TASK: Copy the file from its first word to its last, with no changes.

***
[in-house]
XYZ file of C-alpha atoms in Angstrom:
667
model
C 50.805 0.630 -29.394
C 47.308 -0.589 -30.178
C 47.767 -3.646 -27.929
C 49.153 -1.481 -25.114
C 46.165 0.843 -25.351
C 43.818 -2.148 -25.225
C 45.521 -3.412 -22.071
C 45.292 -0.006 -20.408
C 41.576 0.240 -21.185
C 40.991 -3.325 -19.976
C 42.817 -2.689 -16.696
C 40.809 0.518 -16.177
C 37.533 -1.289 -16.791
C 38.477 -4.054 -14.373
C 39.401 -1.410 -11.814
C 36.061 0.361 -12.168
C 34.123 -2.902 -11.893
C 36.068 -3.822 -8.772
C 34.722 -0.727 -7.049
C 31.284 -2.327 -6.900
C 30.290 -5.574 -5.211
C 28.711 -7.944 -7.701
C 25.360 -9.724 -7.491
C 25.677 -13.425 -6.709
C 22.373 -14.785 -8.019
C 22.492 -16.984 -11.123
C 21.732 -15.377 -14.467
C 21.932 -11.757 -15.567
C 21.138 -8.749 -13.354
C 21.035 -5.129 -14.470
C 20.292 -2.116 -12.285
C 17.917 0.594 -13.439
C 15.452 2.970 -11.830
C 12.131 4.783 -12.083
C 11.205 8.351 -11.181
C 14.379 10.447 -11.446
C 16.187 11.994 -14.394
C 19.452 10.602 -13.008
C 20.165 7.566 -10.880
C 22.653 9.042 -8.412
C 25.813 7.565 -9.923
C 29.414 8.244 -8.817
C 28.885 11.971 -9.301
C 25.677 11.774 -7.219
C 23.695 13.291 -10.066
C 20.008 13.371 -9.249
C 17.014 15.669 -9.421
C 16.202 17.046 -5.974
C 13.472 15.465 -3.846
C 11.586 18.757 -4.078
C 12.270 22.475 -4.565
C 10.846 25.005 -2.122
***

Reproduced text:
[in-house]
XYZ file of C-alpha atoms in Angstrom:
667
model
C 50.805 0.630 -29.394
C 47.308 -0.589 -30.178
C 47.767 -3.646 -27.929
C 49.153 -1.481 -25.114
C 46.165 0.843 -25.351
C 43.818 -2.148 -25.225
C 45.521 -3.412 -22.071
C 45.292 -0.006 -20.408
C 41.576 0.240 -21.185
C 40.991 -3.325 -19.976
C 42.817 -2.689 -16.696
C 40.809 0.518 -16.177
C 37.533 -1.289 -16.791
C 38.477 -4.054 -14.373
C 39.401 -1.410 -11.814
C 36.061 0.361 -12.168
C 34.123 -2.902 -11.893
C 36.068 -3.822 -8.772
C 34.722 -0.727 -7.049
C 31.284 -2.327 -6.900
C 30.290 -5.574 -5.211
C 28.711 -7.944 -7.701
C 25.360 -9.724 -7.491
C 25.677 -13.425 -6.709
C 22.373 -14.785 -8.019
C 22.492 -16.984 -11.123
C 21.732 -15.377 -14.467
C 21.932 -11.757 -15.567
C 21.138 -8.749 -13.354
C 21.035 -5.129 -14.470
C 20.292 -2.116 -12.285
C 17.917 0.594 -13.439
C 15.452 2.970 -11.830
C 12.131 4.783 -12.083
C 11.205 8.351 -11.181
C 14.379 10.447 -11.446
C 16.187 11.994 -14.394
C 19.452 10.602 -13.008
C 20.165 7.566 -10.880
C 22.653 9.042 -8.412
C 25.813 7.565 -9.923
C 29.414 8.244 -8.817
C 28.885 11.971 -9.301
C 25.677 11.774 -7.219
C 23.695 13.291 -10.066
C 20.008 13.371 -9.249
C 17.014 15.669 -9.421
C 16.202 17.046 -5.974
C 13.472 15.465 -3.846
C 11.586 18.757 -4.078
C 12.270 22.475 -4.565
C 10.846 25.005 -2.122